Forgive me once again Katharine, that’s been bubbling beneath my surface for a while. I don’t mean to be negative, just realistic.

    God protect you, and His Holy Spirit watch over you and Mike, through our Lord Jesus Christ.
    With all my love

    • Hi Gary, I normally speak about the tougher side of life with depression. As you say we need to speak about both. That means recognising the change. That doesn’t mean there isn’t work to do still, and I do talk about the stigma still around in this blog. But if we don’t acknowledge the change that has happened and only see the tougher side of things life will get very bleak. Just because something isn’t finished doesn’t mean there isn’t improvement, and just because there is improvement doesn’t mean we stop working for more.

  • Katharine,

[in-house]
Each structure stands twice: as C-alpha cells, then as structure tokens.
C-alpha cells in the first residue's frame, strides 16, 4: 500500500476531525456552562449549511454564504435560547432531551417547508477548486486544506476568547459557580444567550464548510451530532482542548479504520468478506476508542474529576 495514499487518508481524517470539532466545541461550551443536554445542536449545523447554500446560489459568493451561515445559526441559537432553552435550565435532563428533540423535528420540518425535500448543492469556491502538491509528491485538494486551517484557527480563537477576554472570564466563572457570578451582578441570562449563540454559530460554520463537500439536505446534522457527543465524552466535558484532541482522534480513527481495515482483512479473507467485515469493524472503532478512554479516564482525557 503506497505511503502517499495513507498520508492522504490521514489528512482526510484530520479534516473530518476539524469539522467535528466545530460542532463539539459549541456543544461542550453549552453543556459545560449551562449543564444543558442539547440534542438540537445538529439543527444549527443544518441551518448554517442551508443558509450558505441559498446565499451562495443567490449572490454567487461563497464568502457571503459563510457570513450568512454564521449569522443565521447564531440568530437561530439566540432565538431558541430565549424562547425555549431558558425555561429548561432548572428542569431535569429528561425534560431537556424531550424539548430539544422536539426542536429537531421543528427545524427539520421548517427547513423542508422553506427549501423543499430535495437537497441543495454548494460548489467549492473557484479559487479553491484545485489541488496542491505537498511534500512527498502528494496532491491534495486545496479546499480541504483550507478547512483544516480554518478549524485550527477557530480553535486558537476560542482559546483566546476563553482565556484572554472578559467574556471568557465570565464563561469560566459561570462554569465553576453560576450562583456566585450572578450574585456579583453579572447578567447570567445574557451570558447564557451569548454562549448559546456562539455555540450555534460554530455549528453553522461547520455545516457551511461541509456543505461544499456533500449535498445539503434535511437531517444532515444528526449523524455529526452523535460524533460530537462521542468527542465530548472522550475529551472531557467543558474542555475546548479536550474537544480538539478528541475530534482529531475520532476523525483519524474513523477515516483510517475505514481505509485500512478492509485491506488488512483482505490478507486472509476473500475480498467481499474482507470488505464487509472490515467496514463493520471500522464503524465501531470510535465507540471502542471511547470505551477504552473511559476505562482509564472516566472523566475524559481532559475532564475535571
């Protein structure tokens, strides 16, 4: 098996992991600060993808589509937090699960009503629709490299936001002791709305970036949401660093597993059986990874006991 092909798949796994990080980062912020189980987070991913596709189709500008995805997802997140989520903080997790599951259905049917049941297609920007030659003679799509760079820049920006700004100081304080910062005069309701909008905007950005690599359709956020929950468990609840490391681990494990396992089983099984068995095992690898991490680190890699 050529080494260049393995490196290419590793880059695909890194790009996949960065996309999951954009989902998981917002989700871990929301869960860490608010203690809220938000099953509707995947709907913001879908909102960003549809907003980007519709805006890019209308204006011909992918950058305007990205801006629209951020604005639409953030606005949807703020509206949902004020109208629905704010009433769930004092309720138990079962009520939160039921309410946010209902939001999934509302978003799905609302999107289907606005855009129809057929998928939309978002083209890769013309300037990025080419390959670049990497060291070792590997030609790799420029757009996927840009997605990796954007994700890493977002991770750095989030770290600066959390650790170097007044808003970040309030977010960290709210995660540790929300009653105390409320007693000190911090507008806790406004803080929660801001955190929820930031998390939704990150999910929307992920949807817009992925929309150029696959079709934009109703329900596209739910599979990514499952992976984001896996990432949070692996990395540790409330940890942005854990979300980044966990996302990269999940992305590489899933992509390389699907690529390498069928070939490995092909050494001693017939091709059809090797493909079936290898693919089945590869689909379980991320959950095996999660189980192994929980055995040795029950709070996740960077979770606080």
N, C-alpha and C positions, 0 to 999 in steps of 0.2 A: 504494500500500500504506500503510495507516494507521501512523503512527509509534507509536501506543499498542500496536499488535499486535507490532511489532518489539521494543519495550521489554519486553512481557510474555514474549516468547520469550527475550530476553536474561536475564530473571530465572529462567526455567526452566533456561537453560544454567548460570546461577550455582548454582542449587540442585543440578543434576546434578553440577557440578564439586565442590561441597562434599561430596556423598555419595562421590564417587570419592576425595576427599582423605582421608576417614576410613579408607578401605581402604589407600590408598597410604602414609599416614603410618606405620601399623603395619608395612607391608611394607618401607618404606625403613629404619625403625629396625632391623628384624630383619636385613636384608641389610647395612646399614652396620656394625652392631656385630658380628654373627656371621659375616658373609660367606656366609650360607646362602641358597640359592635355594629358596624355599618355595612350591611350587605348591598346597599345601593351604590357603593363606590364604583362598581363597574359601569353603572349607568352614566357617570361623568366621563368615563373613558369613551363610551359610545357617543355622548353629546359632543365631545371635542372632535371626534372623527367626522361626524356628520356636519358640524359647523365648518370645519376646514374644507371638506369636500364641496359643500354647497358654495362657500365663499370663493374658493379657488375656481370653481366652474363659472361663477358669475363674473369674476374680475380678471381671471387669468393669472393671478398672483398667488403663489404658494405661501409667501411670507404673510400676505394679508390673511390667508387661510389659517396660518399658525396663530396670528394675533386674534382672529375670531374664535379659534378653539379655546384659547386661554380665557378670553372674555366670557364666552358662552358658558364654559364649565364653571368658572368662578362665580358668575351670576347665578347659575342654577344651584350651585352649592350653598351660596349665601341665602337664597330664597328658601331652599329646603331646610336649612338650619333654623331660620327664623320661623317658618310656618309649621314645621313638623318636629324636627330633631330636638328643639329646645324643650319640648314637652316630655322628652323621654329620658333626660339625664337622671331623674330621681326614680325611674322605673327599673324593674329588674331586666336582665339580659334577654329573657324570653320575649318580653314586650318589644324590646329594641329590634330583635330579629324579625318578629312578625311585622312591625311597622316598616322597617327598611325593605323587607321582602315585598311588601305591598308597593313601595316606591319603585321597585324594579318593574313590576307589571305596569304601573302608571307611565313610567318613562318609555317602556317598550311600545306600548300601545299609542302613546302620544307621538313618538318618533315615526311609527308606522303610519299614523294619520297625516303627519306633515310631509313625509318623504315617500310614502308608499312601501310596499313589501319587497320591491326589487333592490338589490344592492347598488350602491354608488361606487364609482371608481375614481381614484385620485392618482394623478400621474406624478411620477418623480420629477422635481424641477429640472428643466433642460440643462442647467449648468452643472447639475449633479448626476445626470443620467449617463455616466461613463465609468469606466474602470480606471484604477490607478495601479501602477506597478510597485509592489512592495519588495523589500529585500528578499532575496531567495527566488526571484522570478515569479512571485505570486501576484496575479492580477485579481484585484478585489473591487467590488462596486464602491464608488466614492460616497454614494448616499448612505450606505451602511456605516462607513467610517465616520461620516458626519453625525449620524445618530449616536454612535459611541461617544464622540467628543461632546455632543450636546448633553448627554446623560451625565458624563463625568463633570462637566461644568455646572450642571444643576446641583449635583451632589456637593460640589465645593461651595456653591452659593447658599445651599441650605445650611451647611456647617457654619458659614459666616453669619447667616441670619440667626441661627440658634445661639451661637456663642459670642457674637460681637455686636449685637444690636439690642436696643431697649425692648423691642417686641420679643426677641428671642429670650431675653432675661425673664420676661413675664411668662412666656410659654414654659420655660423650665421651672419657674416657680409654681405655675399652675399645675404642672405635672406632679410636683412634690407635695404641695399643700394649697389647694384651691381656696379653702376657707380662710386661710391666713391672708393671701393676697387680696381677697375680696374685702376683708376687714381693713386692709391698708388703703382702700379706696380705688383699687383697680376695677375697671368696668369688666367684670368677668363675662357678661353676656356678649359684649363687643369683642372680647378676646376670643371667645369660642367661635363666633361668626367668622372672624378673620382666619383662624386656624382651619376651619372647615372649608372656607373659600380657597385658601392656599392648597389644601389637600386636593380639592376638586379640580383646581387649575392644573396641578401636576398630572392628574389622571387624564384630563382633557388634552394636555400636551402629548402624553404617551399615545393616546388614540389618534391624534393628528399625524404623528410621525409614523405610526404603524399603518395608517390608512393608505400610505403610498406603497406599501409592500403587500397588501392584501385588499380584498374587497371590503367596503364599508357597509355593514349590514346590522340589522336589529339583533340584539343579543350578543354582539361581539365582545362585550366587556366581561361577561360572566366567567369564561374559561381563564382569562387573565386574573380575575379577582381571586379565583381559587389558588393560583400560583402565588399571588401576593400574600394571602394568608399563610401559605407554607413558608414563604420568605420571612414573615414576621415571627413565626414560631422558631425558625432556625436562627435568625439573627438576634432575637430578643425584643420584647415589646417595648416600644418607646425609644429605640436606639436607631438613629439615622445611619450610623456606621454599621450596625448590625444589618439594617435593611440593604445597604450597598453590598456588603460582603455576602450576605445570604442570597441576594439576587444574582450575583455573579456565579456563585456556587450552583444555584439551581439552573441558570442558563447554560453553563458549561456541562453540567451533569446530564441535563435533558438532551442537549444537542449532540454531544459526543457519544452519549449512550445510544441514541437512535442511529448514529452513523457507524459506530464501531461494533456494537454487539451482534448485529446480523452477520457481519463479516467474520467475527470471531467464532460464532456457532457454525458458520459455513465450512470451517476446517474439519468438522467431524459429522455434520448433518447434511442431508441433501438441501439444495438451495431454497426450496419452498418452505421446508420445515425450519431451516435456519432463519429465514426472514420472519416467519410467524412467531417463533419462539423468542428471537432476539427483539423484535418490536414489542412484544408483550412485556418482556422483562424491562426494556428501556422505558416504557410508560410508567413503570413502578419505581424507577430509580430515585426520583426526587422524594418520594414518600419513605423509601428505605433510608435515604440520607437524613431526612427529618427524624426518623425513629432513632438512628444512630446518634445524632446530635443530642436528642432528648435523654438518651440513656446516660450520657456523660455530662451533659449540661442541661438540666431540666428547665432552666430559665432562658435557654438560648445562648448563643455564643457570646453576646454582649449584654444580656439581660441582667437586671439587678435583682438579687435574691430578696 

You and the organisations that you are linked/associated to do the most sterling work. It wasn’t my intention to bring into question anything you work or strive for. It was to raise the issue of, what follows on from the first initial giant step of saying “Look, my mental health might not be what it ought to be” to let’s say ones G.P, then soon after to the company Ocupational Health. The floodgates open, and the genie cannot be put back into the bottle.
    Couple that with an overzealous H.R and management, and you find yourself unemployed. I apologise if what I wrote earlier appeared scathing towards you in any way, it wasn’t, and I truly hope you realise that. But I’ve seen this oh too often, I’m just pointing out why people are forced to remain silent in their affliction.